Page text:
Now this isn’t a business that’s going to go viral or take over the world.  It’s just a small on-line craft business and I occasionally do local craft shows.  When I was a working girl, I would often go on the weekends to local craft and art events and walk leisurely among all of the booths admiring the creativity and enviously imagining what a simultaniously serene and colorful life the artists must have.  In my bohemian haze, I never once stopped to think how much work this lifestyle choice actually is.  When I became more e-commerce savvy, I discovered Etsy.  As an equally admiring customer, I thought this too must be a piece of cake for the hand-crafting sellers.

I’ve since found out how wrong I was – about well – ALL OF IT!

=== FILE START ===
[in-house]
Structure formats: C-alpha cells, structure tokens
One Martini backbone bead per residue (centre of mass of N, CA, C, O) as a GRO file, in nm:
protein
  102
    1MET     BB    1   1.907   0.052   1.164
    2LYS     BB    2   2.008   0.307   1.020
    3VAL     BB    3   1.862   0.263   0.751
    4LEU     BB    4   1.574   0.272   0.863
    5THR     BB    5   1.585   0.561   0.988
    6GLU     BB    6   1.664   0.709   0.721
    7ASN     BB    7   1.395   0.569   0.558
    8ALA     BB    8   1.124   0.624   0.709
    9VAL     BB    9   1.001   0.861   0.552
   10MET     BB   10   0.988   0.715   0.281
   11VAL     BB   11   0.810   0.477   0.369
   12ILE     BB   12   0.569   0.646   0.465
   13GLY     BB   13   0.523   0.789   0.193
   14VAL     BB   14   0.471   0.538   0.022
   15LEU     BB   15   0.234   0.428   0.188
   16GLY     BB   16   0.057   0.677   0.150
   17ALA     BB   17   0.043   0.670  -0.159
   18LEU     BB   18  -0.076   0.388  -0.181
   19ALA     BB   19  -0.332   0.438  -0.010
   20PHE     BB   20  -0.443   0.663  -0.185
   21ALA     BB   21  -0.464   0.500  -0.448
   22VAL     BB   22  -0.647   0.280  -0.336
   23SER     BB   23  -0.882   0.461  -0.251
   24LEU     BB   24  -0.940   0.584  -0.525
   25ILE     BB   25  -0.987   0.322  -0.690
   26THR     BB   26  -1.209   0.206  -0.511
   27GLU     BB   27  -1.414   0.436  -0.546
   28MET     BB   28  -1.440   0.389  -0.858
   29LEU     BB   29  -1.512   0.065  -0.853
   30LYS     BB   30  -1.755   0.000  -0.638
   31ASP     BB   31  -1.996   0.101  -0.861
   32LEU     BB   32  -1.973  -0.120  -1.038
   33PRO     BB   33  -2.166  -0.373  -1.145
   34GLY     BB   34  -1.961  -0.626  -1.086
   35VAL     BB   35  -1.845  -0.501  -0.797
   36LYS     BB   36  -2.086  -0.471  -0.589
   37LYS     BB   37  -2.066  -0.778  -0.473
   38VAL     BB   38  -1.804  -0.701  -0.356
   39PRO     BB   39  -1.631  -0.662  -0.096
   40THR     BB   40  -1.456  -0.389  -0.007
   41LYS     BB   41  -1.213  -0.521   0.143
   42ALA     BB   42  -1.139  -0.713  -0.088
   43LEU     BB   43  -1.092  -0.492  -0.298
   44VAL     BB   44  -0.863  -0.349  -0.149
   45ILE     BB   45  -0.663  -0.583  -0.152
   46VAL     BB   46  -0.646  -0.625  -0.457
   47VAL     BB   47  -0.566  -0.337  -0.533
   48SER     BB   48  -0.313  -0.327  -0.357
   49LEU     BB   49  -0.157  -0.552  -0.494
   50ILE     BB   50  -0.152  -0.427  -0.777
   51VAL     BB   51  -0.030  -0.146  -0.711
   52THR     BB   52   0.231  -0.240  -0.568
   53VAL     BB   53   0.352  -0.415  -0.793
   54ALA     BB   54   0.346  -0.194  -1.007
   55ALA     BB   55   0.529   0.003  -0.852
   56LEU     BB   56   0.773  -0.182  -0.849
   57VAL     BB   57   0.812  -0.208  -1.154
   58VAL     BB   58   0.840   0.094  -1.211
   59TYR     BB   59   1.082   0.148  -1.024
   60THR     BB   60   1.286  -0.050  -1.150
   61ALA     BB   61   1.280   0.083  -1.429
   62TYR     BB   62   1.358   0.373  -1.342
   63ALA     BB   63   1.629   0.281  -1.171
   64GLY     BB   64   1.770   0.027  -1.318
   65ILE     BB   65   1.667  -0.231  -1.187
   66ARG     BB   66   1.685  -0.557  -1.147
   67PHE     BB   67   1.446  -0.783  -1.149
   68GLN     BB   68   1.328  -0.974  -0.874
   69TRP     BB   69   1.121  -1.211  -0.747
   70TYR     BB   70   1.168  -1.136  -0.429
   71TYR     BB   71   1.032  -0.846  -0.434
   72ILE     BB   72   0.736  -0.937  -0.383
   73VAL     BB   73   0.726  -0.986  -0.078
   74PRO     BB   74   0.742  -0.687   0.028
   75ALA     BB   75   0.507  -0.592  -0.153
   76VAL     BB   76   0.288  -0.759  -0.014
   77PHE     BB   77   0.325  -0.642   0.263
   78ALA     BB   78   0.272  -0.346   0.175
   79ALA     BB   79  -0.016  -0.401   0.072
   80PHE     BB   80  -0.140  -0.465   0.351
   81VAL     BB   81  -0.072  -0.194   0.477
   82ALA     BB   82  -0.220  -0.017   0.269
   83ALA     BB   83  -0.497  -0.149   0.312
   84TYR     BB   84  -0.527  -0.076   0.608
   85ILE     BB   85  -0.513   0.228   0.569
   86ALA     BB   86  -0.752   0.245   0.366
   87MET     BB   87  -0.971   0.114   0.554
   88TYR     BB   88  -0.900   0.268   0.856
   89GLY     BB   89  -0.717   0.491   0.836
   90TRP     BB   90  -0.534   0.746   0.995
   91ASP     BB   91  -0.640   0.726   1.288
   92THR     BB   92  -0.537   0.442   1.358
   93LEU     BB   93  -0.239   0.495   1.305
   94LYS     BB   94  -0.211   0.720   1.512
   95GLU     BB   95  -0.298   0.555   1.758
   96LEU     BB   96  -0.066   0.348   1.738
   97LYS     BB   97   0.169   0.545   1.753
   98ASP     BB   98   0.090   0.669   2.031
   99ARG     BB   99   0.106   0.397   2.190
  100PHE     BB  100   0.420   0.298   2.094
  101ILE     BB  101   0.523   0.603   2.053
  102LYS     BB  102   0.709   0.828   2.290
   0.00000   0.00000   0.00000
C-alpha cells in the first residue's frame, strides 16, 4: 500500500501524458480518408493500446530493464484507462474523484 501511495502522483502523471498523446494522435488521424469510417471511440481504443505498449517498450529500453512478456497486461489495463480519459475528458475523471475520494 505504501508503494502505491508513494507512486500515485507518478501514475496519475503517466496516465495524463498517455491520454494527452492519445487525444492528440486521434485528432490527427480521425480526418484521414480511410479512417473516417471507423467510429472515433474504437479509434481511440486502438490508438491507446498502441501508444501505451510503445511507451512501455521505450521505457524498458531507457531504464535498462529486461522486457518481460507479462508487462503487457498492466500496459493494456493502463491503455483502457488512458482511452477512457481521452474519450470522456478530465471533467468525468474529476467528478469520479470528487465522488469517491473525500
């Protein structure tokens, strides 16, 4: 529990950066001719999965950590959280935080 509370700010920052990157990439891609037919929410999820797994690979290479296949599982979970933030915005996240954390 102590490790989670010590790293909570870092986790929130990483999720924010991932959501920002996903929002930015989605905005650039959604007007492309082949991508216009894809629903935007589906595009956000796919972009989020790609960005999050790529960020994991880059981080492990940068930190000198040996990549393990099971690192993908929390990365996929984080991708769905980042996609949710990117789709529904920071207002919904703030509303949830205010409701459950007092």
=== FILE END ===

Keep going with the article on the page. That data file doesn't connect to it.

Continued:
And now tonight, the night I devoted to preparing our taxes, the reality of it all has been sobering….even after some stiff drinks!  After a mind numbing six hours of crunching numbers, my grand profit total for my first year of effort is…. DRUMROLL PLEASE… $25!  Woo hoo!  AND… this is NOT EVEN including start-up costs for the craft booth, marketing materials and other boring miscellaneous expenses.  Did I mention already that math was never my strong suit?  English, Arts, Sociology – these were my strong suits.  Not Math, Economics or yikes! Business.  This is also why, even though I worked for a retail organization for 24 years, I never once worked on the actual retail floor.  No – I was behind the scenes creating displays, planning the store layout, making pretty signs.  Nothing at all that would prepare me for running a business.


Oh don’t get too judgmental.  I’m not a complete idiot.  I ran plenty of projects in my working career that required keeping a budget, tracking expenses, figuring out pseudo profit and loss scenarios…but this was with someone else’s money!  It’s an entirely different situation when it’s YOUR money!  Or worse – YOU and YOUR HUSBAND’S money!